Alton Lucas drives home after dropping some firewood at a local convenience store outside of Raleigh, N.C., on Friday, June 18, 2021. “I started the landscaping company, to be honest with you, because nobody would hire me because I have a felony,” said Lucas, whose business got off the ground with the help of Inmates to Entrepreneurs, a national nonprofit assisting people with criminal backgrounds by providing practical entrepreneurship education. (AP Photo/Allen G. Breed)
            
              A photo of Alton Lucas' wife, Bronwyn Lucas, and their children, sits on a desk at his home outside of Raleigh, N.C., on Friday, June 18, 2021. His wife, whom he’d met at a fatherhood counseling conference, said his past had barred him from doing something as innocuous as chaperoning their children on school field trips. (AP Photo/Allen G. Breed)
            
              FILE - In this April 9, 1988, file photo, Los Angeles police officers search one of seven people arrested for selling narcotics in the south-central area of Los Angeles, as more than 1,000 police officers raided gang strongholds to attack on drug dealing and street violence in the nation's second largest city. In 1971, President Richard Nixon declared a war on drugs. It is questionable whether anyone won the war. Who suffered the worst losses is clearer: Black Americans, their families and their communities. (AP Photo/Douglas C. Pizac, File)
            
              FILE - In this Oct. 11, 1982 file photo, first lady Nancy Reagan speaks at the first national conference of the National Federation of Parents for Drug-Free Youth in Washington. “Many people think drug prevention is ‘just say no,’ like Nancy Reagan did in the '80s, and we know that did not work,” said Becky Vance, CEO of the Texas-based agency Drug Prevention Resources, which has advocated for evidenced-based anti-drug and alcohol abuse education for more than 85 years. (AP Photo/Barry Thumma, File)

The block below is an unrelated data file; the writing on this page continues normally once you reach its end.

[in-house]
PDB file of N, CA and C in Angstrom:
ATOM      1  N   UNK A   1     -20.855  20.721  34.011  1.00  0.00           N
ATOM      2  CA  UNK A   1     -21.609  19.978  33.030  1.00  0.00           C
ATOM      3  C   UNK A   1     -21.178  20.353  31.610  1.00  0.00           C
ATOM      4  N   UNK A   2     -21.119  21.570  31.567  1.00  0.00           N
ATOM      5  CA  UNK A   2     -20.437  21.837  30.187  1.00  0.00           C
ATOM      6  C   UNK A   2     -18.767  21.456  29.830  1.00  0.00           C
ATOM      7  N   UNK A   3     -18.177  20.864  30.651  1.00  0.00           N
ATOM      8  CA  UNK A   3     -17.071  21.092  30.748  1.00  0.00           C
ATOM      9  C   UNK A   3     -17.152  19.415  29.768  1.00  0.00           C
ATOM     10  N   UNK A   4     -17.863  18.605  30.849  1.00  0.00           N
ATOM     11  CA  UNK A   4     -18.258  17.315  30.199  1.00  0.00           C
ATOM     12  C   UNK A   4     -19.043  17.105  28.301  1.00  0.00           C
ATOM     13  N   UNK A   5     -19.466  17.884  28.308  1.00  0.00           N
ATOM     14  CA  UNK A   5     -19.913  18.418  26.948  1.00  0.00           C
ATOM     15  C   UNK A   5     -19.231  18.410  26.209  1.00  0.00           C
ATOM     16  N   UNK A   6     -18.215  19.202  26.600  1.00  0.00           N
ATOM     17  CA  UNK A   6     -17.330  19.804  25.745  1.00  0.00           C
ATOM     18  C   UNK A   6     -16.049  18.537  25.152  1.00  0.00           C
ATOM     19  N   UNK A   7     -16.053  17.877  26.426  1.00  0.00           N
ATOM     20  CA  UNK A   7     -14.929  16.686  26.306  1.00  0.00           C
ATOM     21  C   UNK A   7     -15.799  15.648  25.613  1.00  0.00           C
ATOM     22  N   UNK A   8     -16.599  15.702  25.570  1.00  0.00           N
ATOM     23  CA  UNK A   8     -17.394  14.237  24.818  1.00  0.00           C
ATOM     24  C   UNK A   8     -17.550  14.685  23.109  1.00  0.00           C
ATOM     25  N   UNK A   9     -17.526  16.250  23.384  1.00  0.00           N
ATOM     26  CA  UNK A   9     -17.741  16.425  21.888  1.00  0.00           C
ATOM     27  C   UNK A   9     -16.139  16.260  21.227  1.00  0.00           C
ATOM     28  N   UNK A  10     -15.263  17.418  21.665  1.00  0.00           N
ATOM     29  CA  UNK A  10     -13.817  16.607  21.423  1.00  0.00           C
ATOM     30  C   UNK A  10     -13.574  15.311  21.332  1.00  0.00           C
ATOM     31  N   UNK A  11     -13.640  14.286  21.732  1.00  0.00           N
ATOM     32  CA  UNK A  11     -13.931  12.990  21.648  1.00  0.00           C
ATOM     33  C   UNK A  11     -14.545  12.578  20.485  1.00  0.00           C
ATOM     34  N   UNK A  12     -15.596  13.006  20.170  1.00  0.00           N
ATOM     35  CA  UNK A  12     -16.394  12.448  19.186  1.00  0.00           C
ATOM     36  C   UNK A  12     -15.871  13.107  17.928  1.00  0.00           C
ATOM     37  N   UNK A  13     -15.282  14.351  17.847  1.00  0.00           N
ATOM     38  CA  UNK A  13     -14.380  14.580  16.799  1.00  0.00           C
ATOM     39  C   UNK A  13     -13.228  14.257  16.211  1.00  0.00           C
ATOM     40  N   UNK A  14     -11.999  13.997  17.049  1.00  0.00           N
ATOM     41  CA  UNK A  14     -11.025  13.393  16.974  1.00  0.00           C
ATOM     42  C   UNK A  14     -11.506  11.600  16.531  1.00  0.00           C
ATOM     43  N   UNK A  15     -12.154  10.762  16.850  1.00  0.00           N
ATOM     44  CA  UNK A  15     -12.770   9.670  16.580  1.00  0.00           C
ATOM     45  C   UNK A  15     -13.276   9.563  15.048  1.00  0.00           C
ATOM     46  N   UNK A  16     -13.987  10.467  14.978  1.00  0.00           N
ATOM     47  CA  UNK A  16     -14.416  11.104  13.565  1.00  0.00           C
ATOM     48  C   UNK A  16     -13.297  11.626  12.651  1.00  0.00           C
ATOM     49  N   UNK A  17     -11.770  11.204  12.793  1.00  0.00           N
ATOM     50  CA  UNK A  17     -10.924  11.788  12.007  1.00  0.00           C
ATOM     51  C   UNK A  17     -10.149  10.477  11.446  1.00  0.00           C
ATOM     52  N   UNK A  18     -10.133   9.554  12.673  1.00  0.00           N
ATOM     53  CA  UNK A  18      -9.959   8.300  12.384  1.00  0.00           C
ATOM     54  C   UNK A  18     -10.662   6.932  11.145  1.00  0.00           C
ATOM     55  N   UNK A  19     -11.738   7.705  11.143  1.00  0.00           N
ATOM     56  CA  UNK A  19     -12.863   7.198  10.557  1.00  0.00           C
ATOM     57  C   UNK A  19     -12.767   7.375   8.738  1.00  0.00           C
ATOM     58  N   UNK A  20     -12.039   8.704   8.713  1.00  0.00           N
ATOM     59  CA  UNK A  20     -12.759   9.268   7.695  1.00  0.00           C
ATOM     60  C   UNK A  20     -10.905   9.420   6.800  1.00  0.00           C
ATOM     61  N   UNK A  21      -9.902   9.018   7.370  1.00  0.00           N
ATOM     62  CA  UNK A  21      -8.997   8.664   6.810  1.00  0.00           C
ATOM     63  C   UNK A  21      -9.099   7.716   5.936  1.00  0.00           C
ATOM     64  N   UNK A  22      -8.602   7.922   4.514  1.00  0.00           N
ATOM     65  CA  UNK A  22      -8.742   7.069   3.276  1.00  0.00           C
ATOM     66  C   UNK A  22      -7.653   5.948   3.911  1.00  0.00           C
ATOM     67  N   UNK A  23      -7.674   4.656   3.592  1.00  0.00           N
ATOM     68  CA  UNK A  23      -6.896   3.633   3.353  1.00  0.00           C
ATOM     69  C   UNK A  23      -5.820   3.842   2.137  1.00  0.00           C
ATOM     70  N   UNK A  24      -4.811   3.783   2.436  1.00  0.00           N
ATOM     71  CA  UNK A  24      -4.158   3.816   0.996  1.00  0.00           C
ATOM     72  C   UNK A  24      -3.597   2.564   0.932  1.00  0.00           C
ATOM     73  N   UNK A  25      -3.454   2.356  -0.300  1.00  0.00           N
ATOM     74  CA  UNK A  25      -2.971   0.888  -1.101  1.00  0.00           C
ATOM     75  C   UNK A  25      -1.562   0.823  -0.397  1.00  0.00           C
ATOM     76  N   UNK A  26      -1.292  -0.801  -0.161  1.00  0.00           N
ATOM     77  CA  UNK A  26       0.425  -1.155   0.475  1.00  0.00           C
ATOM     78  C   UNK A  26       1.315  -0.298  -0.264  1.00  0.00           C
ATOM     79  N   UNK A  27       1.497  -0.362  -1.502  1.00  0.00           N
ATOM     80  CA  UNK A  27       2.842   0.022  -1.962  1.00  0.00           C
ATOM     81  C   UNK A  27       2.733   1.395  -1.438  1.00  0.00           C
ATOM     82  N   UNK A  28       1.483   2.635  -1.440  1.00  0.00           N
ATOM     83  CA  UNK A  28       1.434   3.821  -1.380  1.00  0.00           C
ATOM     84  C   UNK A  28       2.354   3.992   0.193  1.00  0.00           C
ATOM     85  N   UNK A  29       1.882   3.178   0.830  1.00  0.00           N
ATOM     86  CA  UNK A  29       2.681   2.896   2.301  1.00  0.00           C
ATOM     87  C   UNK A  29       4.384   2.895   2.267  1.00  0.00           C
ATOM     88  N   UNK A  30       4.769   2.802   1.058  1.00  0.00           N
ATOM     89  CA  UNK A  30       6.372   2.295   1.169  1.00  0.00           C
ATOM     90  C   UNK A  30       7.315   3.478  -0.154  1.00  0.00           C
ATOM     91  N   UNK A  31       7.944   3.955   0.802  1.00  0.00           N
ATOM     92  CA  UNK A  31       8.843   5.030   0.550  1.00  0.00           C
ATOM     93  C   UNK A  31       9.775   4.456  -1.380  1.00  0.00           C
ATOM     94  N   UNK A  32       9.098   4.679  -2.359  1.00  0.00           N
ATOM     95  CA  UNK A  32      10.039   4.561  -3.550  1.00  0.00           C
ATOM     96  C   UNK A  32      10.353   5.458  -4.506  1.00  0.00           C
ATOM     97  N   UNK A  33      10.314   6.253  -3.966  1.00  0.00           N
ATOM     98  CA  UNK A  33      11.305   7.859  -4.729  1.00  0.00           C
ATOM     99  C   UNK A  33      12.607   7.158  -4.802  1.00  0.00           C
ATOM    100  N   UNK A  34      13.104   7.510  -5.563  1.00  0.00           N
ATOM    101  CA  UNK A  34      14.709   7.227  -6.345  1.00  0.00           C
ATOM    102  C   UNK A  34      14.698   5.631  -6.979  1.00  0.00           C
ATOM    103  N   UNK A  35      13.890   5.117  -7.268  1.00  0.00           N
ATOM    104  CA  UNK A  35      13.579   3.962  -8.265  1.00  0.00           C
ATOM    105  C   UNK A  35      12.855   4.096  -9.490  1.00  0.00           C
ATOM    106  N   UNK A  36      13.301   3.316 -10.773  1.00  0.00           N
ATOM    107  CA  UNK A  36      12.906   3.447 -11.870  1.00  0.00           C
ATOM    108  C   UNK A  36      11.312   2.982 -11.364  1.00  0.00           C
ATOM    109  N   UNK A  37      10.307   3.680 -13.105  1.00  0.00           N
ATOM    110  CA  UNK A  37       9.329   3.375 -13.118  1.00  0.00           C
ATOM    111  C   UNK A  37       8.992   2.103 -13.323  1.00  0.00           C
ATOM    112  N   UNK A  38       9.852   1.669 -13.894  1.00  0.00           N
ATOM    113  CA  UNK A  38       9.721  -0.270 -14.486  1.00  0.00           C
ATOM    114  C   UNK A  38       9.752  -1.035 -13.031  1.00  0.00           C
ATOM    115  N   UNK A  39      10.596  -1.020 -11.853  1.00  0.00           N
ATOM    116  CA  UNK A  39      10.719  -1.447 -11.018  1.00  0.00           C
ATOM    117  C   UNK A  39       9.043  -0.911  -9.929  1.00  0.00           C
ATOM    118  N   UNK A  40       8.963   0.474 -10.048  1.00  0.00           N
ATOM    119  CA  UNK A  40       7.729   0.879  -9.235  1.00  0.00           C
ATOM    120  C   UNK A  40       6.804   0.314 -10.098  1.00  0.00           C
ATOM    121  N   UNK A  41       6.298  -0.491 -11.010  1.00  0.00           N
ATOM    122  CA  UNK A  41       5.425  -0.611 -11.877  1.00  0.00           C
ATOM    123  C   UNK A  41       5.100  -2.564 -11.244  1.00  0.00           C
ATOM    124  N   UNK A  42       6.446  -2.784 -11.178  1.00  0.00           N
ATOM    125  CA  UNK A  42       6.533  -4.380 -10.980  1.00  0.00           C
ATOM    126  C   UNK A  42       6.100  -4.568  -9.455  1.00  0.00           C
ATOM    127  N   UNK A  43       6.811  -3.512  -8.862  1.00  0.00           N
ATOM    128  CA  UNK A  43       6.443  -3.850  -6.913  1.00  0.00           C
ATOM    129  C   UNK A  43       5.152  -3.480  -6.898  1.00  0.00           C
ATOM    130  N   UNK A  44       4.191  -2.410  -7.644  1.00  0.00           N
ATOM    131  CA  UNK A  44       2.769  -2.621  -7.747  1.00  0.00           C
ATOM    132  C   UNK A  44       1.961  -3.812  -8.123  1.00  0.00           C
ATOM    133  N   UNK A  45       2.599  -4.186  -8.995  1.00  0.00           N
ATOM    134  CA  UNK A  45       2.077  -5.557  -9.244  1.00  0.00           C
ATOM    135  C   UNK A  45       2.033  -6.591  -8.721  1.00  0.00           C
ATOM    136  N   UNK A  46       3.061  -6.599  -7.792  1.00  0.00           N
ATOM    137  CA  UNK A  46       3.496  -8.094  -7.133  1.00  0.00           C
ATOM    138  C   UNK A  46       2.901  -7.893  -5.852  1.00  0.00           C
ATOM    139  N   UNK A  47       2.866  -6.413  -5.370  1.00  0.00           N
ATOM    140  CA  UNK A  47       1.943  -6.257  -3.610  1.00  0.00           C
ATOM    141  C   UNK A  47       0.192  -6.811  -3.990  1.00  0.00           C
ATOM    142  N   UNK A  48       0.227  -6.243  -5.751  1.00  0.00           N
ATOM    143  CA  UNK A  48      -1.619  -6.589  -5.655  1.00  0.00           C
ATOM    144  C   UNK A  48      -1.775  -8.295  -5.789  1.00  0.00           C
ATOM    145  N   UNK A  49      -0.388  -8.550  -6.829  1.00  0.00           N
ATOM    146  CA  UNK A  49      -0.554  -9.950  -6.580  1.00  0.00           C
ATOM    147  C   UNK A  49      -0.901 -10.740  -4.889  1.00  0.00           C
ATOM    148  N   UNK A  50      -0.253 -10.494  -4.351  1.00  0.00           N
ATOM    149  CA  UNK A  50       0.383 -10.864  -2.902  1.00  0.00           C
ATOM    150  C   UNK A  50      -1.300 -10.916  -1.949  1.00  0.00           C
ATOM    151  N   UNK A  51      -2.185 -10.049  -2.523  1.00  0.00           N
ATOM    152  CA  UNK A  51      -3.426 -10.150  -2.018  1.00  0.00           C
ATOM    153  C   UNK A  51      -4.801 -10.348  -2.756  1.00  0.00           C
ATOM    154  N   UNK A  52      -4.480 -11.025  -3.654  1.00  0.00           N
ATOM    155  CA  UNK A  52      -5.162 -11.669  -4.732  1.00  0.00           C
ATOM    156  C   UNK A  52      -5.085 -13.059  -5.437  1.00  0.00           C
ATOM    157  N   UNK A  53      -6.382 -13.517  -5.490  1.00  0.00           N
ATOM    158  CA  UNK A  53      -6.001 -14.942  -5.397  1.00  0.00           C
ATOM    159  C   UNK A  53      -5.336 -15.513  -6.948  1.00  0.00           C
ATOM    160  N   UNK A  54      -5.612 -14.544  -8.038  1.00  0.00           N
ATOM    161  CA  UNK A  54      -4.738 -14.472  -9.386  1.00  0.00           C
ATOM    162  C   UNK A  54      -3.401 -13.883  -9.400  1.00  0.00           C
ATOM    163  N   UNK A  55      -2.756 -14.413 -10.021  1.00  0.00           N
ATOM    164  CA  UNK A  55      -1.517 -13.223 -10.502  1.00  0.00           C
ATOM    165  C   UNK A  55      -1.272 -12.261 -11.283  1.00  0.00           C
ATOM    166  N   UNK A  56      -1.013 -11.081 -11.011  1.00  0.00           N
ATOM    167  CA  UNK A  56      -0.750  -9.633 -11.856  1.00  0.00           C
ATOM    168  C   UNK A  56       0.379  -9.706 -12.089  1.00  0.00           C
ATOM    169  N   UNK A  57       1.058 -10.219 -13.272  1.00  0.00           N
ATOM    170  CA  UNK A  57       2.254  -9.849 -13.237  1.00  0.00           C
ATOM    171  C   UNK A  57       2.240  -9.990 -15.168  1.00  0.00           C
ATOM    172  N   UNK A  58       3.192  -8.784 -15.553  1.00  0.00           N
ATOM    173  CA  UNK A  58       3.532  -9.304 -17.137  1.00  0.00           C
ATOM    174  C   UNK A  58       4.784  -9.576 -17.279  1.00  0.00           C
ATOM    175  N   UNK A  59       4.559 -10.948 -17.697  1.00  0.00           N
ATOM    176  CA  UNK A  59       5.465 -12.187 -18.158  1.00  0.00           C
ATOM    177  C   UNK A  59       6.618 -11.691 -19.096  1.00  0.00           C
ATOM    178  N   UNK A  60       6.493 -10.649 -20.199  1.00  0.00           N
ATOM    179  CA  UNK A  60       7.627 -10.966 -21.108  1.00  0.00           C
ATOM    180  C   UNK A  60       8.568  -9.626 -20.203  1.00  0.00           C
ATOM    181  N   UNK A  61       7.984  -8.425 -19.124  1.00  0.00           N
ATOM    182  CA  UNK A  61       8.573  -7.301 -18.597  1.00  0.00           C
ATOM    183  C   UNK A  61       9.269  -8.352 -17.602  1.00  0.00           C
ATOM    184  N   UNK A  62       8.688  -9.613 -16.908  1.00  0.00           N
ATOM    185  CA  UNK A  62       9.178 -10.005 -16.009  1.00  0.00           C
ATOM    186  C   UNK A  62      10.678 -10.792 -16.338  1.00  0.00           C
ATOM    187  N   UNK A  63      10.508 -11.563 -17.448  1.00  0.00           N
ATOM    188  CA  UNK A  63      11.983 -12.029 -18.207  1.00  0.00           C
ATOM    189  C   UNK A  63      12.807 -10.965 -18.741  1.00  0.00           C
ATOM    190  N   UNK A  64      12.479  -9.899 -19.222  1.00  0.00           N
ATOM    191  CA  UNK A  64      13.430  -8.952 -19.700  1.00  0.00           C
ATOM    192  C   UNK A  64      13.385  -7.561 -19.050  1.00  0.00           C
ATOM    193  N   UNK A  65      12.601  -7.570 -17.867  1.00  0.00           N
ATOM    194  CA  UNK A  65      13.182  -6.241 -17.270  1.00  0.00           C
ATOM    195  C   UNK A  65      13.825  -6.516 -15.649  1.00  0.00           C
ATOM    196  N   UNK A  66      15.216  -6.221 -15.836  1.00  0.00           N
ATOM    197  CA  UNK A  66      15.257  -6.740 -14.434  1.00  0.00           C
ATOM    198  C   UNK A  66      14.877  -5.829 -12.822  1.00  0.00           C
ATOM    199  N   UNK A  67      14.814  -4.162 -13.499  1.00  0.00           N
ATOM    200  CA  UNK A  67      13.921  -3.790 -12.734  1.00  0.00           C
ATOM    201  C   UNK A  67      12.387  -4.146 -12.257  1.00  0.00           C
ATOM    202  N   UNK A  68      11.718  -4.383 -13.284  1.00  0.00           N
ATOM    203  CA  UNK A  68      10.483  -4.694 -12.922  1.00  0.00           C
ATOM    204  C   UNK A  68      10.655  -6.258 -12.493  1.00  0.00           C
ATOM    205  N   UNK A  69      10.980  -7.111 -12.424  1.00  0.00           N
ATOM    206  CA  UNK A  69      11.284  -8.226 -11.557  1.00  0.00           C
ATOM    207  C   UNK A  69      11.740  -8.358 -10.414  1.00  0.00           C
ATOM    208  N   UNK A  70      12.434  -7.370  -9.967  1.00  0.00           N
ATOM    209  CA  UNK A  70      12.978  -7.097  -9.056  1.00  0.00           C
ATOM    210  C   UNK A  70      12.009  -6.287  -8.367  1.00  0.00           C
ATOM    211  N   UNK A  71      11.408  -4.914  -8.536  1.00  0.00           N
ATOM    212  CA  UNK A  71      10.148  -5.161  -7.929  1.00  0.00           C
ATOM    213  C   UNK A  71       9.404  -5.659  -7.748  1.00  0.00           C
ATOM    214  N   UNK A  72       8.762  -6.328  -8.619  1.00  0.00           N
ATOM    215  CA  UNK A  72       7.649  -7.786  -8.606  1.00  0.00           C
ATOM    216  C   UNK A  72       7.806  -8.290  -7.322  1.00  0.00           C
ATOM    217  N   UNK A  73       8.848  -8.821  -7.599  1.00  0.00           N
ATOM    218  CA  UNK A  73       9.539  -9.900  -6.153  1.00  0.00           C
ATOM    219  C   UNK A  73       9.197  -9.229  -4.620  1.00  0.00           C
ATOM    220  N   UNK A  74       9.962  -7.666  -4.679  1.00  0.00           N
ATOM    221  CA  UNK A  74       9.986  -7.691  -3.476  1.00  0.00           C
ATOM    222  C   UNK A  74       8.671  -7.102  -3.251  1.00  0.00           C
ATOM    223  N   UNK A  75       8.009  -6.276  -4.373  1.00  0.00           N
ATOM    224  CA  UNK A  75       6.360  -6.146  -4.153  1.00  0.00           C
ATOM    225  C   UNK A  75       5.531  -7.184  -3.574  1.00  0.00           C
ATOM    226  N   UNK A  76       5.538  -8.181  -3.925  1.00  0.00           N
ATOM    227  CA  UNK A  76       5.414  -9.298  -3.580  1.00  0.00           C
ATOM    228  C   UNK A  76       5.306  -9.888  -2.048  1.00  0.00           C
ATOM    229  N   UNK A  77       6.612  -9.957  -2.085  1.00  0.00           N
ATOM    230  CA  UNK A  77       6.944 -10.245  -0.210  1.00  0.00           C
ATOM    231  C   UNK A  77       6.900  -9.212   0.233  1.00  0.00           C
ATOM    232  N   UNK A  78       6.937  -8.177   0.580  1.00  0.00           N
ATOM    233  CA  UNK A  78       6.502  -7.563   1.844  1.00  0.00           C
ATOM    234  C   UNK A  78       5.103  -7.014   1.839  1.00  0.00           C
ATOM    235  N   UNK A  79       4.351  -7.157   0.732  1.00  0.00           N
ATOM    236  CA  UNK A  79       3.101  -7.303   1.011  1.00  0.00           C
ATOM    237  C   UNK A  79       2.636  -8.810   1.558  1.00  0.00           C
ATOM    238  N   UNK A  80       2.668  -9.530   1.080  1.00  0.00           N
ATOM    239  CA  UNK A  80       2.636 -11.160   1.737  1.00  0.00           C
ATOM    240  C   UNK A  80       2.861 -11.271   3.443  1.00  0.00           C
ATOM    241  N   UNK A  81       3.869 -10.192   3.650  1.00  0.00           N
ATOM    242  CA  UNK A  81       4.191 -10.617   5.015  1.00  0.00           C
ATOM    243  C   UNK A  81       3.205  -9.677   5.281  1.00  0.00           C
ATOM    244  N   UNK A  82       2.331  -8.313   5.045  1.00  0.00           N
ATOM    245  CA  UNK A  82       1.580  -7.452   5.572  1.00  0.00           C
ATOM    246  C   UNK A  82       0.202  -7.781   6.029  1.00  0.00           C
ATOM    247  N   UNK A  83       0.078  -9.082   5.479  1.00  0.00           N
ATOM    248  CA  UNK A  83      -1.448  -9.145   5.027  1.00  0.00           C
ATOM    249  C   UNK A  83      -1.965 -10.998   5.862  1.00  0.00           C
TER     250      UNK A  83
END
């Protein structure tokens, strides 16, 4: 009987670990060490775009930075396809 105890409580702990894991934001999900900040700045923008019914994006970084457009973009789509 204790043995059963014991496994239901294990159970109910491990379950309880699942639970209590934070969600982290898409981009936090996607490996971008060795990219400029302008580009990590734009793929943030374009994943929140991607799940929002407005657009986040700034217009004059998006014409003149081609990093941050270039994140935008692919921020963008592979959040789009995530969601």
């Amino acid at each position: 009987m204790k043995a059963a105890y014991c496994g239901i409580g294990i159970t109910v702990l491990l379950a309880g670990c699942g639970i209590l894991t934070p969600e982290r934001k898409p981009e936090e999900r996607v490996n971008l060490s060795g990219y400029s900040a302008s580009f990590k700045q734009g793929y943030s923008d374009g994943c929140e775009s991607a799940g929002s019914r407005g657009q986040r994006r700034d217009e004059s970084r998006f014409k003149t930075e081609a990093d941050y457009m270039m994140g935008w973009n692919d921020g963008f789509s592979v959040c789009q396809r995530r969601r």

FILE - In this June 17, 1971, file photo, President Richard Nixon explains aspects of the special message sent to the Congress, asking for an extra $155 million for a new program to combat the use of drugs. He labeled drug abuse "a national emergency" and said the money would be used to "tighten the noose around the necks of drug peddlers and thereby loosen the noose around the necks of drug users." At left is Egil Krogh, deputy director of the Domestic Council. At right is Dr. Jerome Jaffe, who was recruited by Nixon to lead a new drug strategy. (AP Photo/Harvey Georges, File)
            
              Alton Lucas delivers wrapped firewood to a convenience store near his home outside of Raleigh, N.C., on Friday, June 18, 2021. It's one of the many jobs he performs as part of his Sunflower Landscaping, a business he founded through the program Inmates to Entrepreneurs, a national nonprofit assisting people with criminal backgrounds by providing practical entrepreneurship education. (AP Photo/Allen G. Breed)
            
              Musician Youtha Anthony Fowler, known as DJ Nabs, left, listens to lifelong best friend Alton Lucas talk about his drug addiction in Nabs' home studio outside of Raleigh, N.C., on Saturday, June 26, 2021. By their teenage years, Lucas and Fowler were deejaying for college parties at nearby Duke University. Together, “Luke Duke,” as Lucas was known, and “Nabisco Disco,” as Fowler was called, helped popularize hip-hop music among undergraduates. (AP Photo/Allen G. Breed)